By Craig Hysell
Anywhere from 60%-80% of adults in the U.S. suffer from low back pain according to this University of Maryland Medical Center report. That’s not a problem, that’s an epidemic.
It can also be easily preventable for most of us!
Strategies on optimal exercise, improved diet, good posture and getting out of the evil chair as much as possible abound. You can also shore up your hamstring, hip and thoracic mobility and fix those weak booties. Gyms like CTF can help guide you tremendously.
But… what if you do all those things and you STILL have low back pain?
Well… me too. And this simple fix has been a huge game changer for me. I didn’t invent it, but I listened to people smarter than me and eventually applied it. I wish I would’ve done this a very long time ago.
Take a few minutes to watch these 2 videos and then keep reading to see the strategies I used to apply it and fix my back.
Now that you’ve watched the videos (and I’m sure you have, because you’re amazing) you understand that knowledge is power. But knowledge (power) is useless without implementation (use your powers for good not evil.)
Breaking yourself from poor sleeping habits is challenging at first. People are always telling me “I can’t sleep like that.” Sorry, but unless you have a medical condition, that’s bullshit. It just takes training: desire coupled with planned (mild) discomfort (and, in this case, only in the beginning!) to achieve a goal.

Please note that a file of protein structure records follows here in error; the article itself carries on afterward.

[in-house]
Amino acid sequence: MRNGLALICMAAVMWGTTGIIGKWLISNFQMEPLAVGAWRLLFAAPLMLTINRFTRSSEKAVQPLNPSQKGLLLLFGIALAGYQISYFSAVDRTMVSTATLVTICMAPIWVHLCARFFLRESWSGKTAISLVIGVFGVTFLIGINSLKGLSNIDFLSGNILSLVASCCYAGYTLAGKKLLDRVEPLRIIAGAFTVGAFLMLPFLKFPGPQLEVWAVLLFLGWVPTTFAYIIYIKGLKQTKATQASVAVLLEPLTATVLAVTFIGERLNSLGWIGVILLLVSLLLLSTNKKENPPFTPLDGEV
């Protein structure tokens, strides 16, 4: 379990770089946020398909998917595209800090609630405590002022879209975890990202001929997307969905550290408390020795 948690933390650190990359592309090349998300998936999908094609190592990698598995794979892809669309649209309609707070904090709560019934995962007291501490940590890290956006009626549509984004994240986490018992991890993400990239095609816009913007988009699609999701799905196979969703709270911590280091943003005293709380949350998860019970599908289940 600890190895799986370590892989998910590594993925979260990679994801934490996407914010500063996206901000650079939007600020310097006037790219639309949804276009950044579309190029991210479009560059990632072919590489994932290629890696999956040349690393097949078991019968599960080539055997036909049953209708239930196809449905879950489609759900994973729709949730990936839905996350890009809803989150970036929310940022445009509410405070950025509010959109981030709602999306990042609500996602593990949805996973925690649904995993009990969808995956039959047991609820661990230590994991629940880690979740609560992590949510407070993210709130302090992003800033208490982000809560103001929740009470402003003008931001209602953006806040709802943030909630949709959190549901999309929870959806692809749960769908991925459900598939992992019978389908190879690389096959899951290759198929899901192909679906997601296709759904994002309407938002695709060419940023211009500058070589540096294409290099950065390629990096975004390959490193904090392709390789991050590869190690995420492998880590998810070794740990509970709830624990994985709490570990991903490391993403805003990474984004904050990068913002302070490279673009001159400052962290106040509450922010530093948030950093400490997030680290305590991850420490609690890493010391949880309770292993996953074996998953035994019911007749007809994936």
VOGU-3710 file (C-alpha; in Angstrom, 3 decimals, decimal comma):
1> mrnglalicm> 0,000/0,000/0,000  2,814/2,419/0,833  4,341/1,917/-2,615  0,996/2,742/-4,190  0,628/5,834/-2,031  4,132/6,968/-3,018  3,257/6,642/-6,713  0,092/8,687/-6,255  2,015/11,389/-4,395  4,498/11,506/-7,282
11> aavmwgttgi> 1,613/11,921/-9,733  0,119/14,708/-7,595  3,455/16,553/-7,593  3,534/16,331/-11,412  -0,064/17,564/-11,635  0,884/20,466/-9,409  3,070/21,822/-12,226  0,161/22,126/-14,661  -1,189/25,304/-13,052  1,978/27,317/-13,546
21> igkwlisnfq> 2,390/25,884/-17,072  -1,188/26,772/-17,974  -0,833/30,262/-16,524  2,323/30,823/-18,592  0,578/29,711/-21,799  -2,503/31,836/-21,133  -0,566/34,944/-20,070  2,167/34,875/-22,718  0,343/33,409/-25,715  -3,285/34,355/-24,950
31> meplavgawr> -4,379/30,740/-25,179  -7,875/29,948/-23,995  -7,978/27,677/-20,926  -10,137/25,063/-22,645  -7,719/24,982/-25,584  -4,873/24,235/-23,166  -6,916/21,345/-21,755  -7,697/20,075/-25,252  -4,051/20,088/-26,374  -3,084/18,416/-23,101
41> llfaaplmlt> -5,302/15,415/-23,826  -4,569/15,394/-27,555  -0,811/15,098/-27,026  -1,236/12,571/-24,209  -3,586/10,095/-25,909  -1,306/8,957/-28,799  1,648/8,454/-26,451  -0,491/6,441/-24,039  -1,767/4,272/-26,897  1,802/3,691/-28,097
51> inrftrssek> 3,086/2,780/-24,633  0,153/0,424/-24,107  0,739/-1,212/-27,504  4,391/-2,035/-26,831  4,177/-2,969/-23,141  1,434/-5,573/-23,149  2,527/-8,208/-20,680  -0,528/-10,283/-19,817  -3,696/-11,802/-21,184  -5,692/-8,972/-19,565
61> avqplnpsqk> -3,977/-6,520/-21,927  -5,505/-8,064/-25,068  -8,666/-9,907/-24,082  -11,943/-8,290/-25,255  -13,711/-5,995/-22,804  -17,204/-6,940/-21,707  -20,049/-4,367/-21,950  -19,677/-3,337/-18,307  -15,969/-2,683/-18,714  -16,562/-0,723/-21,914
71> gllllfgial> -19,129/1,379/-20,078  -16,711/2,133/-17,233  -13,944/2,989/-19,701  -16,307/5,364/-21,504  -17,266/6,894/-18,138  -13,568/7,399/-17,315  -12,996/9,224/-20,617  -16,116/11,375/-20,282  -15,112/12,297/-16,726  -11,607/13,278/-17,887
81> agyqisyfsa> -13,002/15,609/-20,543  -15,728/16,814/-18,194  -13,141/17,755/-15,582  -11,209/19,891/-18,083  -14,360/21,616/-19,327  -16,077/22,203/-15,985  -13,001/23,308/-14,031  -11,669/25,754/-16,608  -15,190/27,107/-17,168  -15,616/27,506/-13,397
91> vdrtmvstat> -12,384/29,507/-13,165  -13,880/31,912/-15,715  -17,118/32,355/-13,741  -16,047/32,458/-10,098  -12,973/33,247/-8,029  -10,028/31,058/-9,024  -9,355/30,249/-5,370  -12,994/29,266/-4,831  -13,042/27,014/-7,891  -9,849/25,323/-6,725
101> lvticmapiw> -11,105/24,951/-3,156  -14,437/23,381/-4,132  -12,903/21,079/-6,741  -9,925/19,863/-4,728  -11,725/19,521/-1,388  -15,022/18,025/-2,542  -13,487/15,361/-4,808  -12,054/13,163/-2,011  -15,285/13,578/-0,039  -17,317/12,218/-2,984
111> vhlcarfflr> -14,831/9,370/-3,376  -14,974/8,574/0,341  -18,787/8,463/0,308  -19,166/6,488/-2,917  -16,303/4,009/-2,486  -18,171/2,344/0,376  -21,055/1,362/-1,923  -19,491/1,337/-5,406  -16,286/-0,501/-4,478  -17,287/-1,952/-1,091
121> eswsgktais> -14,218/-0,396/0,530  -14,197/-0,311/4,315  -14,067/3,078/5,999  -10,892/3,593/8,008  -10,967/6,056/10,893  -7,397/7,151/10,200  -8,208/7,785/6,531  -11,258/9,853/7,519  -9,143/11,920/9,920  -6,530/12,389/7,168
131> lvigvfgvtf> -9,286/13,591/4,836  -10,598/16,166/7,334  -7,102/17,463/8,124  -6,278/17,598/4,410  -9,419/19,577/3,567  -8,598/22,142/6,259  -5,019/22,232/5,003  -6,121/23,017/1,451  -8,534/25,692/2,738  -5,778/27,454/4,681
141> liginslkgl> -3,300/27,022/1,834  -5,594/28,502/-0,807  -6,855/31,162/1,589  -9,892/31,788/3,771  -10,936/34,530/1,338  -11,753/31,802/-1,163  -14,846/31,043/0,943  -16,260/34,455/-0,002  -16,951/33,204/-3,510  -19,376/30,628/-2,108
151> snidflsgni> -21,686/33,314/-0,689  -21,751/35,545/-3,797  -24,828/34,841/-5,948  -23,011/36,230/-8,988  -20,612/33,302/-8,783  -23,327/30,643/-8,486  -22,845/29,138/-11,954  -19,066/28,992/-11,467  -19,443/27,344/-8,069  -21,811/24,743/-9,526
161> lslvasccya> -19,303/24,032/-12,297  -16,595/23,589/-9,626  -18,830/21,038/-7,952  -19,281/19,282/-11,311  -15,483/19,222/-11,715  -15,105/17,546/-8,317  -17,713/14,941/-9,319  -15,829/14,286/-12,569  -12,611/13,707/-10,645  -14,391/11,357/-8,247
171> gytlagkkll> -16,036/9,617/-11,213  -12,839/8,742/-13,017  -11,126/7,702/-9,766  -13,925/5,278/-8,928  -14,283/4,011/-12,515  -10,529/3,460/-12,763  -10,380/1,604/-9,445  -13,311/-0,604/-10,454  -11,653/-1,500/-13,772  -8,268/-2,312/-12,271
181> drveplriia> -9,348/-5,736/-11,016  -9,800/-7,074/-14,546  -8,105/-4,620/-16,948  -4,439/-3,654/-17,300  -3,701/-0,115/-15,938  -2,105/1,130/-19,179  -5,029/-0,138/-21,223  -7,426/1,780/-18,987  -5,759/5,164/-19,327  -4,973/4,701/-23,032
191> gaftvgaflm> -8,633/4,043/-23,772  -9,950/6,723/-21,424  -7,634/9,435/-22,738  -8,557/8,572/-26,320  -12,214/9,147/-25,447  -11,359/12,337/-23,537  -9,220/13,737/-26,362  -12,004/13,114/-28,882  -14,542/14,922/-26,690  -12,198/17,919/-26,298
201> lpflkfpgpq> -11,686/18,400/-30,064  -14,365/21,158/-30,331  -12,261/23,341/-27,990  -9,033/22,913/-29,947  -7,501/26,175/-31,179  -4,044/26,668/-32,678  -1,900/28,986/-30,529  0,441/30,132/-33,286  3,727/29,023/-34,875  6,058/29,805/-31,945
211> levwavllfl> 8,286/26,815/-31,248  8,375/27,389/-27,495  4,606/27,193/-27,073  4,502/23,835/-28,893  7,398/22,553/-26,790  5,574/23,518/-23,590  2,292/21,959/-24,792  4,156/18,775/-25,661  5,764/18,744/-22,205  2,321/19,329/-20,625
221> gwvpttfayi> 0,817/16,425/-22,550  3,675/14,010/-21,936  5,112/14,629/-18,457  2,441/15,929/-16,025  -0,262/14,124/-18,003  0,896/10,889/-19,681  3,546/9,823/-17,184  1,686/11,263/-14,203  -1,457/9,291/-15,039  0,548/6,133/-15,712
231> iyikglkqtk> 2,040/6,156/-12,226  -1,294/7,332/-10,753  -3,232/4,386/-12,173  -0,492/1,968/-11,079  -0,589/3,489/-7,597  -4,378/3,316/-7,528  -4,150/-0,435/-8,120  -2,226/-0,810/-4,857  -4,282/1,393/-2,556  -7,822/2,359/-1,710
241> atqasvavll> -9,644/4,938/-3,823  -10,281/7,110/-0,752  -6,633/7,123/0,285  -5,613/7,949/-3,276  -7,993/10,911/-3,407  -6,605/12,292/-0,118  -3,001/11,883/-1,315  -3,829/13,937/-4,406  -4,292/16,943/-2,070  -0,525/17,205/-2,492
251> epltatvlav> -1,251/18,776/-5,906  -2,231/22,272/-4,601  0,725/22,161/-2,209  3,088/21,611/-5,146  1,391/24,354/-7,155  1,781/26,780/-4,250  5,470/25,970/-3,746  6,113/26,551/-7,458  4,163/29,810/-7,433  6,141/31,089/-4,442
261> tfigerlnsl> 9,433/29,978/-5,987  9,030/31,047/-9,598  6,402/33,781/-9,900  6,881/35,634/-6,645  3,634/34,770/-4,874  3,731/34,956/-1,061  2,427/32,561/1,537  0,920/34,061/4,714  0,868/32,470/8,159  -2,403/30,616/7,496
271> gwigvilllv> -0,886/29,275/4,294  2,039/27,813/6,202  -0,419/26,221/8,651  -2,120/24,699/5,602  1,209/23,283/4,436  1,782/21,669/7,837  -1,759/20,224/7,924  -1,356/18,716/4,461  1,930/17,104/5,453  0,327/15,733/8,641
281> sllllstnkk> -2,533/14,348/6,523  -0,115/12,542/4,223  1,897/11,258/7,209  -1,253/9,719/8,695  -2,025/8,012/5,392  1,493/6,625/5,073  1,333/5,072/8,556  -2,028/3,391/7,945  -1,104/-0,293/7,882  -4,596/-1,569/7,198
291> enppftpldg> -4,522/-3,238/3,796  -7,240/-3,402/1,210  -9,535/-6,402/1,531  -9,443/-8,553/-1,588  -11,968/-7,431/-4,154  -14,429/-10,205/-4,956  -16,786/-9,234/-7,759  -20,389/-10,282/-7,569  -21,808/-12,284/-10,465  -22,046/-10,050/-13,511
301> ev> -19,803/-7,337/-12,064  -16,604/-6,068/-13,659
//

1. Start small. If you are sleeping in poor positions, start by paying attention to how you lay on the couch. Practice the right positions. This video might also help. Be mindful of your body position before going to bed. Be mindful of your body position when you wake up. If you become aware of poor positions, make adjustments.
2. Keep the phone out of the room. There should be no blue light in your room. Thirty minutes before bed, set an alarm to turn all electronics off. Lay in bed in the proper position and read a book or magazine (yes, something actually made from paper) you like. You are setting yourself up for sound, peaceful performance-rest (permformanrest? TM) AND teaching your body how to relax in positions that aid in recovery and next day performance.
3. Keep a spare pillow next to your bed. I keep a spare pillow resting on the floor next to my bed. (It’s propped up on the bed near my head for easy reach AND out of the way as a trip hazard if I have to get up in the middle of the night.) If I feel myself roll over to my side, I grab the pillow and put it between my knees to protect my back and eliminate the poor position Kelly talks about in Video 2 that I was guilty of. This takes some getting used to and experimenting with pillow size and firmness or softness.
4. Be patient. I cannot tell you how angry I see people get when they don’t get something right away. It takes time. Chill out. Just play with the practice. Assess how you feel in the mornings comparative to your sleeping position. If you do this, you are using 7-8 hours in the day to practice at being more awesome with your eyes closed. BOOM!
Live with Conviction.